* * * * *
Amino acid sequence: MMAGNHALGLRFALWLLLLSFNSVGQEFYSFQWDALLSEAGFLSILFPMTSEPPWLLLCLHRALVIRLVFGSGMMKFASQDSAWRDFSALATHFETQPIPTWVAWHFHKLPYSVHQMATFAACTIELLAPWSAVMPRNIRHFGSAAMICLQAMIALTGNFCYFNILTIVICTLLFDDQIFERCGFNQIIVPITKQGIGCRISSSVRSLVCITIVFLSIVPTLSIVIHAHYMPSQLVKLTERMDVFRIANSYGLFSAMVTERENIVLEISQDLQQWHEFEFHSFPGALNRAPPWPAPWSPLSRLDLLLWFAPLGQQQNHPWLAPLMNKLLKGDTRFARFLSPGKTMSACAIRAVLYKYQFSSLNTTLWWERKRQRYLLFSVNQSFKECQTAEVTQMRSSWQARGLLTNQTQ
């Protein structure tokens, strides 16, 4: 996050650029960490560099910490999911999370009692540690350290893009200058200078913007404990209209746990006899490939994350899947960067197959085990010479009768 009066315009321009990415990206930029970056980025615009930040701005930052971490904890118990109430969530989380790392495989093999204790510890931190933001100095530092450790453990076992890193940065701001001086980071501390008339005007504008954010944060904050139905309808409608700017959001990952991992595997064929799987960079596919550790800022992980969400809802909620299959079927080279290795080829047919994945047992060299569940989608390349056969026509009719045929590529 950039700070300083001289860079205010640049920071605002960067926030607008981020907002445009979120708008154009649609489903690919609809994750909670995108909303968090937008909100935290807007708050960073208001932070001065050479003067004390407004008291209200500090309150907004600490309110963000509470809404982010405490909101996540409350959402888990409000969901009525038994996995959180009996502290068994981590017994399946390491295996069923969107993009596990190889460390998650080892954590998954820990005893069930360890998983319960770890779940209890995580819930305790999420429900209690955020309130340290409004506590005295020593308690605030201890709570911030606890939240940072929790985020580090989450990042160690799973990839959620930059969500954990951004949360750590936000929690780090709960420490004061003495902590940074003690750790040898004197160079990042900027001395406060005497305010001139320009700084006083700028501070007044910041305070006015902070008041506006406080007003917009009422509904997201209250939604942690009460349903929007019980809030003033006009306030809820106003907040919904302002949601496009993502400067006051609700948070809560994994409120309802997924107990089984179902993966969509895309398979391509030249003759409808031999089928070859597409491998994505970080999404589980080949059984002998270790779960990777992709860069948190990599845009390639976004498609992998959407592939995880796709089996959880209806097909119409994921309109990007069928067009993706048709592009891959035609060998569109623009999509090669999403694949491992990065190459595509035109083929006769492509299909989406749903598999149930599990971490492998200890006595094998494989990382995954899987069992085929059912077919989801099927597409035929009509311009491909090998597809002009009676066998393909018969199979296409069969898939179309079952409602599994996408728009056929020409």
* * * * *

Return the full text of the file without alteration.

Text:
Amino acid sequence: MMAGNHALGLRFALWLLLLSFNSVGQEFYSFQWDALLSEAGFLSILFPMTSEPPWLLLCLHRALVIRLVFGSGMMKFASQDSAWRDFSALATHFETQPIPTWVAWHFHKLPYSVHQMATFAACTIELLAPWSAVMPRNIRHFGSAAMICLQAMIALTGNFCYFNILTIVICTLLFDDQIFERCGFNQIIVPITKQGIGCRISSSVRSLVCITIVFLSIVPTLSIVIHAHYMPSQLVKLTERMDVFRIANSYGLFSAMVTERENIVLEISQDLQQWHEFEFHSFPGALNRAPPWPAPWSPLSRLDLLLWFAPLGQQQNHPWLAPLMNKLLKGDTRFARFLSPGKTMSACAIRAVLYKYQFSSLNTTLWWERKRQRYLLFSVNQSFKECQTAEVTQMRSSWQARGLLTNQTQ
């Protein structure tokens, strides 16, 4: 996050650029960490560099910490999911999370009692540690350290893009200058200078913007404990209209746990006899490939994350899947960067197959085990010479009768 009066315009321009990415990206930029970056980025615009930040701005930052971490904890118990109430969530989380790392495989093999204790510890931190933001100095530092450790453990076992890193940065701001001086980071501390008339005007504008954010944060904050139905309808409608700017959001990952991992595997064929799987960079596919550790800022992980969400809802909620299959079927080279290795080829047919994945047992060299569940989608390349056969026509009719045929590529 950039700070300083001289860079205010640049920071605002960067926030607008981020907002445009979120708008154009649609489903690919609809994750909670995108909303968090937008909100935290807007708050960073208001932070001065050479003067004390407004008291209200500090309150907004600490309110963000509470809404982010405490909101996540409350959402888990409000969901009525038994996995959180009996502290068994981590017994399946390491295996069923969107993009596990190889460390998650080892954590998954820990005893069930360890998983319960770890779940209890995580819930305790999420429900209690955020309130340290409004506590005295020593308690605030201890709570911030606890939240940072929790985020580090989450990042160690799973990839959620930059969500954990951004949360750590936000929690780090709960420490004061003495902590940074003690750790040898004197160079990042900027001395406060005497305010001139320009700084006083700028501070007044910041305070006015902070008041506006406080007003917009009422509904997201209250939604942690009460349903929007019980809030003033006009306030809820106003907040919904302002949601496009993502400067006051609700948070809560994994409120309802997924107990089984179902993966969509895309398979391509030249003759409808031999089928070859597409491998994505970080999404589980080949059984002998270790779960990777992709860069948190990599845009390639976004498609992998959407592939995880796709089996959880209806097909119409994921309109990007069928067009993706048709592009891959035609060998569109623009999509090669999403694949491992990065190459595509035109083929006769492509299909989406749903598999149930599990971490492998200890006595094998494989990382995954899987069992085929059912077919989801099927597409035929009509311009491909090998597809002009009676066998393909018969199979296409069969898939179309079952409602599994996408728009056929020409």